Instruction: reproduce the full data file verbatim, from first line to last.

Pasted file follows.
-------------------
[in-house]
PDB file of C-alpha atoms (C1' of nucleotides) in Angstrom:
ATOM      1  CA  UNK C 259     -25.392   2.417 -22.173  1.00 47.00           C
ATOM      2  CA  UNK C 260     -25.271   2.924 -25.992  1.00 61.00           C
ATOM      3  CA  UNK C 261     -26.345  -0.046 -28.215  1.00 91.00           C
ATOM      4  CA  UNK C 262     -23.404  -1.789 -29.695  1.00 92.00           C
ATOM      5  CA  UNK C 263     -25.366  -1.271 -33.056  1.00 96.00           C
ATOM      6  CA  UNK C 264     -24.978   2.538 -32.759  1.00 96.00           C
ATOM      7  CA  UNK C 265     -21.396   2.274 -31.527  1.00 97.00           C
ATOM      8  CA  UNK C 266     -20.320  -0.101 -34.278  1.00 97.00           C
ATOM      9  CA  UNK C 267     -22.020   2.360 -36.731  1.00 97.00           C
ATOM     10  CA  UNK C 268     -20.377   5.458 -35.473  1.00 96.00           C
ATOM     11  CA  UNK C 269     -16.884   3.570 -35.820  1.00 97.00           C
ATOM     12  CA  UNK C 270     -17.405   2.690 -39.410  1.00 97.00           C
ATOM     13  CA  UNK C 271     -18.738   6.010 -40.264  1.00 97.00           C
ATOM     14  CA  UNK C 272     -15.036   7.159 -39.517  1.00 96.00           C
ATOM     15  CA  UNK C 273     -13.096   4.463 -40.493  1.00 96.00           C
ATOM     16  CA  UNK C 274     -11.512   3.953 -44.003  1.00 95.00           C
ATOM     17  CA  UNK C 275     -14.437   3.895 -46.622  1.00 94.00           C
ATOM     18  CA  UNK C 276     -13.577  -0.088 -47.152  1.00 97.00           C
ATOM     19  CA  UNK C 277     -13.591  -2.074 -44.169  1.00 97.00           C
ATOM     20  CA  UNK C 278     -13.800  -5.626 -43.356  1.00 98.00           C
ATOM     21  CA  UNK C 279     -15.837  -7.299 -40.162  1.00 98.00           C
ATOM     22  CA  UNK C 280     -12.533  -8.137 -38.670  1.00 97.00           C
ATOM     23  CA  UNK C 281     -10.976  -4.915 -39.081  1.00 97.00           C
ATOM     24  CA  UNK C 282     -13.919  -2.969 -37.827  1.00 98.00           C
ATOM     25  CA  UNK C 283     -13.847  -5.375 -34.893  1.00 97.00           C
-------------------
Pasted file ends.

[in-house]
PDB file of C-alpha atoms (C1' of nucleotides) in Angstrom:
ATOM      1  CA  UNK C 259     -25.392   2.417 -22.173  1.00 47.00           C
ATOM      2  CA  UNK C 260     -25.271   2.924 -25.992  1.00 61.00           C
ATOM      3  CA  UNK C 261     -26.345  -0.046 -28.215  1.00 91.00           C
ATOM      4  CA  UNK C 262     -23.404  -1.789 -29.695  1.00 92.00           C
ATOM      5  CA  UNK C 263     -25.366  -1.271 -33.056  1.00 96.00           C
ATOM      6  CA  UNK C 264     -24.978   2.538 -32.759  1.00 96.00           C
ATOM      7  CA  UNK C 265     -21.396   2.274 -31.527  1.00 97.00           C
ATOM      8  CA  UNK C 266     -20.320  -0.101 -34.278  1.00 97.00           C
ATOM      9  CA  UNK C 267     -22.020   2.360 -36.731  1.00 97.00           C
ATOM     10  CA  UNK C 268     -20.377   5.458 -35.473  1.00 96.00           C
ATOM     11  CA  UNK C 269     -16.884   3.570 -35.820  1.00 97.00           C
ATOM     12  CA  UNK C 270     -17.405   2.690 -39.410  1.00 97.00           C
ATOM     13  CA  UNK C 271     -18.738   6.010 -40.264  1.00 97.00           C
ATOM     14  CA  UNK C 272     -15.036   7.159 -39.517  1.00 96.00           C
ATOM     15  CA  UNK C 273     -13.096   4.463 -40.493  1.00 96.00           C
ATOM     16  CA  UNK C 274     -11.512   3.953 -44.003  1.00 95.00           C
ATOM     17  CA  UNK C 275     -14.437   3.895 -46.622  1.00 94.00           C
ATOM     18  CA  UNK C 276     -13.577  -0.088 -47.152  1.00 97.00           C
ATOM     19  CA  UNK C 277     -13.591  -2.074 -44.169  1.00 97.00           C
ATOM     20  CA  UNK C 278     -13.800  -5.626 -43.356  1.00 98.00           C
ATOM     21  CA  UNK C 279     -15.837  -7.299 -40.162  1.00 98.00           C
ATOM     22  CA  UNK C 280     -12.533  -8.137 -38.670  1.00 97.00           C
ATOM     23  CA  UNK C 281     -10.976  -4.915 -39.081  1.00 97.00           C
ATOM     24  CA  UNK C 282     -13.919  -2.969 -37.827  1.00 98.00           C
ATOM     25  CA  UNK C 283     -13.847  -5.375 -34.893  1.00 97.00           C